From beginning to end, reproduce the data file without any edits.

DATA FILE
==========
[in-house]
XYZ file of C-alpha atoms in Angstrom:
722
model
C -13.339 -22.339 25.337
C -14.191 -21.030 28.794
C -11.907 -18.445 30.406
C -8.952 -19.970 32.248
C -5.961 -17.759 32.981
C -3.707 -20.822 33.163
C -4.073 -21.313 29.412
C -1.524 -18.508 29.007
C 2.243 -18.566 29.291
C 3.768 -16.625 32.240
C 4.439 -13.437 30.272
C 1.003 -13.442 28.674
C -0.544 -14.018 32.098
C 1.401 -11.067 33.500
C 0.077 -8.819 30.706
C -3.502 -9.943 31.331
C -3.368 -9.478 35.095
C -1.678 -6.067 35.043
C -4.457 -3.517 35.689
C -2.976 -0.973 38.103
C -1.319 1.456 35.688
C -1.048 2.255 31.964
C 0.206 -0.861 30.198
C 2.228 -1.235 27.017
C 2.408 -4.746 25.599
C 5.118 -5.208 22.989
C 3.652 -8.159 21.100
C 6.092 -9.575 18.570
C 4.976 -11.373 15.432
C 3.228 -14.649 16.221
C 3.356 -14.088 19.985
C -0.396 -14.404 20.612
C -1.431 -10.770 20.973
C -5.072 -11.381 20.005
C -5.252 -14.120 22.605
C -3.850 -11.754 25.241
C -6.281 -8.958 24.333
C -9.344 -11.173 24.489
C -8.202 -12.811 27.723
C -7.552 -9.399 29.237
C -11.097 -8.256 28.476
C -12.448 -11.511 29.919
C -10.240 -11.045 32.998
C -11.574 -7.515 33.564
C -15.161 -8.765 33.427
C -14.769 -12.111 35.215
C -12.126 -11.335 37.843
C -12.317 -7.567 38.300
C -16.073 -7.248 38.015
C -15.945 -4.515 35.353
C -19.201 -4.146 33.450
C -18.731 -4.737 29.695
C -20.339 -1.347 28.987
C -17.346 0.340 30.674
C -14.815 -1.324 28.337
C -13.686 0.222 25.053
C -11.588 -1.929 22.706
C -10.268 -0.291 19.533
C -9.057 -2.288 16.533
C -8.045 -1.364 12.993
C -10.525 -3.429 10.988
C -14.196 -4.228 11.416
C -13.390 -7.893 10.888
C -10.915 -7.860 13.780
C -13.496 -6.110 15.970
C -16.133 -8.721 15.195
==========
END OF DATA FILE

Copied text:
[in-house]
XYZ file of C-alpha atoms in Angstrom:
722
model
C -13.339 -22.339 25.337
C -14.191 -21.030 28.794
C -11.907 -18.445 30.406
C -8.952 -19.970 32.248
C -5.961 -17.759 32.981
C -3.707 -20.822 33.163
C -4.073 -21.313 29.412
C -1.524 -18.508 29.007
C 2.243 -18.566 29.291
C 3.768 -16.625 32.240
C 4.439 -13.437 30.272
C 1.003 -13.442 28.674
C -0.544 -14.018 32.098
C 1.401 -11.067 33.500
C 0.077 -8.819 30.706
C -3.502 -9.943 31.331
C -3.368 -9.478 35.095
C -1.678 -6.067 35.043
C -4.457 -3.517 35.689
C -2.976 -0.973 38.103
C -1.319 1.456 35.688
C -1.048 2.255 31.964
C 0.206 -0.861 30.198
C 2.228 -1.235 27.017
C 2.408 -4.746 25.599
C 5.118 -5.208 22.989
C 3.652 -8.159 21.100
C 6.092 -9.575 18.570
C 4.976 -11.373 15.432
C 3.228 -14.649 16.221
C 3.356 -14.088 19.985
C -0.396 -14.404 20.612
C -1.431 -10.770 20.973
C -5.072 -11.381 20.005
C -5.252 -14.120 22.605
C -3.850 -11.754 25.241
C -6.281 -8.958 24.333
C -9.344 -11.173 24.489
C -8.202 -12.811 27.723
C -7.552 -9.399 29.237
C -11.097 -8.256 28.476
C -12.448 -11.511 29.919
C -10.240 -11.045 32.998
C -11.574 -7.515 33.564
C -15.161 -8.765 33.427
C -14.769 -12.111 35.215
C -12.126 -11.335 37.843
C -12.317 -7.567 38.300
C -16.073 -7.248 38.015
C -15.945 -4.515 35.353
C -19.201 -4.146 33.450
C -18.731 -4.737 29.695
C -20.339 -1.347 28.987
C -17.346 0.340 30.674
C -14.815 -1.324 28.337
C -13.686 0.222 25.053
C -11.588 -1.929 22.706
C -10.268 -0.291 19.533
C -9.057 -2.288 16.533
C -8.045 -1.364 12.993
C -10.525 -3.429 10.988
C -14.196 -4.228 11.416
C -13.390 -7.893 10.888
C -10.915 -7.860 13.780
C -13.496 -6.110 15.970
C -16.133 -8.721 15.195